• Professional responsibility and FBARs.
  • During the 2010 tax filing season,10,000 letters were sent to practitioners with large volumes of specific tax returns where IRS typically sees frequent errors.
  • Beginning in late January, IRS Revenue Agents visited (and continue to visit) thousands of the preparers who received these letters to review common errors and to discuss their obligations and responsibilities to prepare accurate tax returns. and the agent will not assess audit). Meeting will take approximately 3 hours and the agent will not assess preparer penalties (not a compliance audit).
Section 10.23 Prompt Disposition of Pending Matters
  • Practitioners may not unreasonably delay the prompt disposition of any matter before the IRS.
  • The IRS will generally address “delay” by bypassing the representative’s Power of Attorney and contact the taxpayer directly.
  • When a bypass of the Power of Attorney occurs, the representative is not prohibited from appearing with or providing information on behalf of a taxpayer.
  • If a practitioner believes a bypass letter has been unfairly issued, the examiner’s group manager should be contacted and if the issue is not resolved, the Territory Manager and, if necessary, the Area Manager should be contacted. Usually one or more of those parties have approved the letter without hearing the practitioner's position.
Section 10.27 Fees
  • No unconscionable fees for matters before IRS.
  • No contingent fees unless relating to:
    • IRS examination of an original tax return;
    • IRS challenge to amended tax return or refund claim filed within 120 days of receipt of IRS examination notice;
    • refund claim re assessed interest or penalties;
    • whistleblower claims under IRC Section 7623 (added by Notice 2008-43 and Prop. REG-113289-08 (7/28/09)); or
    • judicial proceeding arising under IRC.
  • “Value billing” in connection with research and analysis for aggressive positions taken on an original return that is considerably in excess of normal hourly rates is not permissible even if it is not contingent upon a successful outcome. Definition of contingent fee is very broad. See Section 10.27(c)(1).
Section 10.27 Fees

Example

Practitioner P meets with a prospective Client who would like to get a second opinion on his 2008 tax returns. Client believes he is entitled to a $650,000 Net Operating Loss for 2008. Client has asked Practitioner P to look into this issue.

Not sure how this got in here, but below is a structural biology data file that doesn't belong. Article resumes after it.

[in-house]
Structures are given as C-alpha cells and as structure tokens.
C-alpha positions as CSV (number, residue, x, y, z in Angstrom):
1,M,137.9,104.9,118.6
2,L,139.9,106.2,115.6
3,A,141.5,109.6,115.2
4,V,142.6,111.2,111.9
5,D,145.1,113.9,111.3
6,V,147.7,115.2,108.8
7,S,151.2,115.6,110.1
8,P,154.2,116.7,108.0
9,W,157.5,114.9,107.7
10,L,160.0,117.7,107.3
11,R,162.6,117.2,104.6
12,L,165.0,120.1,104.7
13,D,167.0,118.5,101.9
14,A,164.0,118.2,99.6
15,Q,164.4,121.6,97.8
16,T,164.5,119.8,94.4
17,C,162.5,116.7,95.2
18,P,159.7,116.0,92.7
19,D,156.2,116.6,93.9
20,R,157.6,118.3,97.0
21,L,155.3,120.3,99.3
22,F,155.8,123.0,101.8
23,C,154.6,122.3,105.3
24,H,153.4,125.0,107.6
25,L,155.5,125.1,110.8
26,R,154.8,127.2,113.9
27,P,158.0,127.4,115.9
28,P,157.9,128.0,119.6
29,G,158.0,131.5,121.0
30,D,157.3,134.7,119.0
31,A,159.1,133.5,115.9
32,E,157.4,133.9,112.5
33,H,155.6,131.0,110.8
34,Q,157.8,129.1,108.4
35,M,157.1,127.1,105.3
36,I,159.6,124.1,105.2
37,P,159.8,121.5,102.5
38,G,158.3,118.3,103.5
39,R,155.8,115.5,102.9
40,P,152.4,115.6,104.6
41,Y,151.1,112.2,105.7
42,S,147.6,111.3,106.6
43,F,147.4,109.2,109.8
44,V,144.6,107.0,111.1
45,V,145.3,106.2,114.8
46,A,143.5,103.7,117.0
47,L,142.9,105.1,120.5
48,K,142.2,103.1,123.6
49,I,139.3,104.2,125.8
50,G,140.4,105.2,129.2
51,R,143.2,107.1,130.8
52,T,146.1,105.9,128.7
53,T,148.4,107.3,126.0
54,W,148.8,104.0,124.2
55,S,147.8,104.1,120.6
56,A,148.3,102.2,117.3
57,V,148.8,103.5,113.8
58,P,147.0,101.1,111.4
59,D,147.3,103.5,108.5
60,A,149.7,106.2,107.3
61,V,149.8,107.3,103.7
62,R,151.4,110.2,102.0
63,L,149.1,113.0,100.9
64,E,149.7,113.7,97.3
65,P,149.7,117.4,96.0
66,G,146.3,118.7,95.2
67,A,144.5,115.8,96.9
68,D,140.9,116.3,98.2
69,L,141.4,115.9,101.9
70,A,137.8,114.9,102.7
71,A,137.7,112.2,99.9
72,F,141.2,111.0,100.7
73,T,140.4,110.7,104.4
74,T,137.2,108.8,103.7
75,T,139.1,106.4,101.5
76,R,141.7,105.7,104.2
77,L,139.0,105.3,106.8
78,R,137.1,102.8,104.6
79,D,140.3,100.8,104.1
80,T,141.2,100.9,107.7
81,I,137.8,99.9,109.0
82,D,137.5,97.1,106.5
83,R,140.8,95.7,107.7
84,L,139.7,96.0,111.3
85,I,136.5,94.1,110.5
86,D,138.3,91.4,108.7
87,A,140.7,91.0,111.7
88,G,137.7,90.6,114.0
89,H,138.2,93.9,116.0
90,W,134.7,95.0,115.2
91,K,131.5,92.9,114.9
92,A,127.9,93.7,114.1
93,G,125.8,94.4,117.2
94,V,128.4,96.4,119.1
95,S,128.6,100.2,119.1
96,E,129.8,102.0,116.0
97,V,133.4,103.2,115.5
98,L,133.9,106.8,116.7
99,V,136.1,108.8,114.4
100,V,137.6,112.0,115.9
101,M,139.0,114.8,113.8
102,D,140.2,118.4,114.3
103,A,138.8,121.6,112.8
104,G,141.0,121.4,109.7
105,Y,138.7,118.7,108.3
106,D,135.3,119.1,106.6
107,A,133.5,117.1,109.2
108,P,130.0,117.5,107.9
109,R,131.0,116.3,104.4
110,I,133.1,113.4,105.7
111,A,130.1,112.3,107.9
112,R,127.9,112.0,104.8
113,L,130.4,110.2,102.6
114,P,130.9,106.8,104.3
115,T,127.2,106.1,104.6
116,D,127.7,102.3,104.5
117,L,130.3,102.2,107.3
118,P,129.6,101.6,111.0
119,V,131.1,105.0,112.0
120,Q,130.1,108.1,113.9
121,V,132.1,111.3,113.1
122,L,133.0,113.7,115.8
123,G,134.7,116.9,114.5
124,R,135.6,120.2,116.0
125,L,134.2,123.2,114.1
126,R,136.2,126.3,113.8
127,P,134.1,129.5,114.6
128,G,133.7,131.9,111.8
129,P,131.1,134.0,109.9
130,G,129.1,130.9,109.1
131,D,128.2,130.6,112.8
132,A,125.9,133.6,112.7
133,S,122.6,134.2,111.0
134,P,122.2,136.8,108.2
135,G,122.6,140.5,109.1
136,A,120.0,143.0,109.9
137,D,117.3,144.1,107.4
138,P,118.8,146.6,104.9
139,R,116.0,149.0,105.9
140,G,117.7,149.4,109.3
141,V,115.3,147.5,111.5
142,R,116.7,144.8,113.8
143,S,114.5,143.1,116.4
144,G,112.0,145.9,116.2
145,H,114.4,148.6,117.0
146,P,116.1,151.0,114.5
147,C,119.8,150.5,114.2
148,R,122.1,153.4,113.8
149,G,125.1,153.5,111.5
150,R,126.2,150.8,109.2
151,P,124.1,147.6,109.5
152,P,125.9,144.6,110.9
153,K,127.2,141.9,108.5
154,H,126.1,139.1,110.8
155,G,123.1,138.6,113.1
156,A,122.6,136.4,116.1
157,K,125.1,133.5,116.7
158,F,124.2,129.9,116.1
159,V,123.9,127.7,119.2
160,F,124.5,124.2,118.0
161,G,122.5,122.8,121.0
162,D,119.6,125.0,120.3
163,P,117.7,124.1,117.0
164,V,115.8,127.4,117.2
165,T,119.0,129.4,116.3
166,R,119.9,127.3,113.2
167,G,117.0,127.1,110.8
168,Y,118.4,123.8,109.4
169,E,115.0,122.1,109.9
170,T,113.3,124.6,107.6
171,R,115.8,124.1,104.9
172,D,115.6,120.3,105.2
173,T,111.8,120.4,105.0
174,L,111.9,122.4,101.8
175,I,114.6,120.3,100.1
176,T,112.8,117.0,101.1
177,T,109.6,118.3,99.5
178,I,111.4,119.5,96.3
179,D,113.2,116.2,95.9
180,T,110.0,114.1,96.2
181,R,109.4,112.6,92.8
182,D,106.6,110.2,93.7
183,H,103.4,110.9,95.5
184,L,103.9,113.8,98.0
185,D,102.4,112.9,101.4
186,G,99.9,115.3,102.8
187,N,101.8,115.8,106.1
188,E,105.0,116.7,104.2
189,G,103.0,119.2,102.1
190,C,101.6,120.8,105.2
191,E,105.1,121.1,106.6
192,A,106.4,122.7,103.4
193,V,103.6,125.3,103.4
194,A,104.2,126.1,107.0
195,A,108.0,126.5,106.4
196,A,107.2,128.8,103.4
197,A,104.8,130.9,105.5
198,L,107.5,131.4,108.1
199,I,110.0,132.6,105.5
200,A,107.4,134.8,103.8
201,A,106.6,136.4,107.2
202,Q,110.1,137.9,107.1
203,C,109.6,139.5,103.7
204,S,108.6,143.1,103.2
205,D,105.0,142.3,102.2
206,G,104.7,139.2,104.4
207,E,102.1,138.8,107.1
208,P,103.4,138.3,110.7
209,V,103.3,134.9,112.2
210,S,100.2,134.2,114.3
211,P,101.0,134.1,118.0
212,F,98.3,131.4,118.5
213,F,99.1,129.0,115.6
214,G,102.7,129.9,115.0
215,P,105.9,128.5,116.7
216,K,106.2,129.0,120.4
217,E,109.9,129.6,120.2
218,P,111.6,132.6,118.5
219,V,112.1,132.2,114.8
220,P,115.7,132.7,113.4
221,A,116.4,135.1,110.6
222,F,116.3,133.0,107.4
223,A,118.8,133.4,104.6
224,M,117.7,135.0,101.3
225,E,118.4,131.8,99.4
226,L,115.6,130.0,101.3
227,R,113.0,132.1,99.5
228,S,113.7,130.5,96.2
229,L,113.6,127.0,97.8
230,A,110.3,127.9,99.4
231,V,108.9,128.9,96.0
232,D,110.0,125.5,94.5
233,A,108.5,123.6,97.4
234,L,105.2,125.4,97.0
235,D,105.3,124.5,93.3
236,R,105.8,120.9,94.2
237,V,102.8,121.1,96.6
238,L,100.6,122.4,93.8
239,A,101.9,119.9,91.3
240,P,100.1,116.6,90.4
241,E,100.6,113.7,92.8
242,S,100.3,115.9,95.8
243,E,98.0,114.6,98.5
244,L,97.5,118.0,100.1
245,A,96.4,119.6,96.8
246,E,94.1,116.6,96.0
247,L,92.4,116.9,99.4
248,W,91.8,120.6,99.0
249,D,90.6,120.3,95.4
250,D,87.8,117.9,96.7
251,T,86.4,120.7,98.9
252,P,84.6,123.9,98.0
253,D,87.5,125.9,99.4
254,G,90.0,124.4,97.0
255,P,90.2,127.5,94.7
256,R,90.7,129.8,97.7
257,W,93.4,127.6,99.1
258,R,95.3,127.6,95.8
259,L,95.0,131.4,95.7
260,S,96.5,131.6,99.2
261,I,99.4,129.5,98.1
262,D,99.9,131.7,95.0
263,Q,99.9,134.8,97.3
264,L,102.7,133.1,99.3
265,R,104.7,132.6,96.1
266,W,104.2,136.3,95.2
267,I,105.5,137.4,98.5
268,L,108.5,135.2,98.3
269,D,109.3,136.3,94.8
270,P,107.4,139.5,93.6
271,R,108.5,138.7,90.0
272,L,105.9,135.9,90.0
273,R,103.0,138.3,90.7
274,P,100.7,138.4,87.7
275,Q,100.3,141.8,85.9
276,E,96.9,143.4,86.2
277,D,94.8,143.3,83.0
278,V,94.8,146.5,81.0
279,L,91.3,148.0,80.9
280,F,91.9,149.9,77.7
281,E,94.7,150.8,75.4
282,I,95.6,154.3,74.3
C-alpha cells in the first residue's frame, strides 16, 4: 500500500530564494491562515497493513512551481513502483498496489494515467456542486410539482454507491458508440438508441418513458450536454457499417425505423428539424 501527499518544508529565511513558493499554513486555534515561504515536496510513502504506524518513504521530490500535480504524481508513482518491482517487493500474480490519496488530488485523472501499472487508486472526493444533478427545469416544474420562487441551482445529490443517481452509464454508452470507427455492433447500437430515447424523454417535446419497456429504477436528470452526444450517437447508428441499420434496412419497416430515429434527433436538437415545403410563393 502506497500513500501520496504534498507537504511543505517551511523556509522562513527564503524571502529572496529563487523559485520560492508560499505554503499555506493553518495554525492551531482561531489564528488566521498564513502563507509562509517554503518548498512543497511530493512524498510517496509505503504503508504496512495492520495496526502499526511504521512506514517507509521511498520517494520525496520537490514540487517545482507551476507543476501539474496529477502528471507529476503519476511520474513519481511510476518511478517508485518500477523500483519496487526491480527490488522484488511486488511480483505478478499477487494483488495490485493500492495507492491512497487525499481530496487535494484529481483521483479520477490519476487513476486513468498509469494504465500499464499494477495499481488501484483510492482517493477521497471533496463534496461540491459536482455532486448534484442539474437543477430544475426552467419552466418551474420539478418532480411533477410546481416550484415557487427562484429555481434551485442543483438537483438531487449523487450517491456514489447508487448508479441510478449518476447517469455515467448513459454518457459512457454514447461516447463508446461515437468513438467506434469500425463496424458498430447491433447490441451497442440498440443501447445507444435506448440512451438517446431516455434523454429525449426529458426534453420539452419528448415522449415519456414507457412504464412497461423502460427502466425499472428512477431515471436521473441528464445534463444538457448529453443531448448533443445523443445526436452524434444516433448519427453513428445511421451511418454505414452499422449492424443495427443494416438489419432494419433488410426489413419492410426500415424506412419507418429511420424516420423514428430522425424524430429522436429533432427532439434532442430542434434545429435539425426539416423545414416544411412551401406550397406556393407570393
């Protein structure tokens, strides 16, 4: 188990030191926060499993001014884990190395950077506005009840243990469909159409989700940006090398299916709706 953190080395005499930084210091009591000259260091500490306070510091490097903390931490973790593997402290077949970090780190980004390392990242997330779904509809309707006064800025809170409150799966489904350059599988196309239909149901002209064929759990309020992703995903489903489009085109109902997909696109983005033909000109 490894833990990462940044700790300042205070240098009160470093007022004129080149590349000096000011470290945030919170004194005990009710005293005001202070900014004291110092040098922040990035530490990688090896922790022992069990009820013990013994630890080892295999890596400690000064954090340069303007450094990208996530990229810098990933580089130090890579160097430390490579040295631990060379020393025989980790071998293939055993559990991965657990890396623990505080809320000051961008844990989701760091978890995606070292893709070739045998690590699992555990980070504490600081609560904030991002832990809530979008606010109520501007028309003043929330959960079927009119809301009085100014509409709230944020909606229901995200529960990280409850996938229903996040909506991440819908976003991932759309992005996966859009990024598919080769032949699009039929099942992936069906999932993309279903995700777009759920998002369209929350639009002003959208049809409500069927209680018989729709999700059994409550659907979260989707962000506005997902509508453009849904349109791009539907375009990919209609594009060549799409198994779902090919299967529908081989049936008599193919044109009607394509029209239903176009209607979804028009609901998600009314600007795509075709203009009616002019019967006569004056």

As is often times the case, Client is cheap, and does not want to pay Practitioner P for his services. Client has asked Practitioner P to research whether Client has a valid Net Operating Loss for 2008, and if so, prepare and file amended tax returns for prior years, generating a substantial tax refund. Can Practitioner P handle this case on contingency?

Section 10.28 Return of Client Records
  • Practitioner must promptly return all records of a client, even if a fee dispute exists
    • unless state law permits retention for fee disputes,
    • but even then, the records must be returned if required to be attached to a tax return
    • must allow client access to review and copy records necessary to comply with their federal tax obligations
    • may retain copies of client records
  • “Records of the client” include:
    • records that preexisted the engagement of practitioner
    • records prepared by client or others at any time
    • records prepared by practitioner and presented to client if necessary for client to comply with federal tax obligations
    • does not include returns, schedules, etc. prepared by the practitioner being withheld pending a fee dispute
Section 10.29 Conflicting interests
  • Practitioner may not represent a client before the IRS if the representation involves a conflict of interest.
  • Conflict of interest exists if:
    • representation is directly adverse to another client; or
    • significant risk that representation will be materially limited by the practitioner’s responsibilities to another client, former client or a personal interest.
  • Conflicts commonly arise among married couples, family relationships involving business entities, partner/partnership tax issues, and corporation/officer/shareholder issues.
  • Notwithstanding a conflict of interest, the practitioner may represent a client if:
    • reasonable belief the practitioner is able to provide competent and diligent representation;
    • representation is not prohibited by law; and
    • written, informed waiver of the conflict by each affected client signed no later than 30 days after the conflict is known by the practitioner.
    • must retain written waiver for at least 36 months
    • once a conflict is known, a practitioner is required to suspend all services (and any existing conversations) until the consent process is completed.
Section 10.30 Solicitation
  • Practitioners are prohibited from engaging in any form of solicitation containing claims that are false or misleading.
  • Any permitted solicitation must clearly identify the solicitation as such and, if applicable, identify the source of the information used.
Example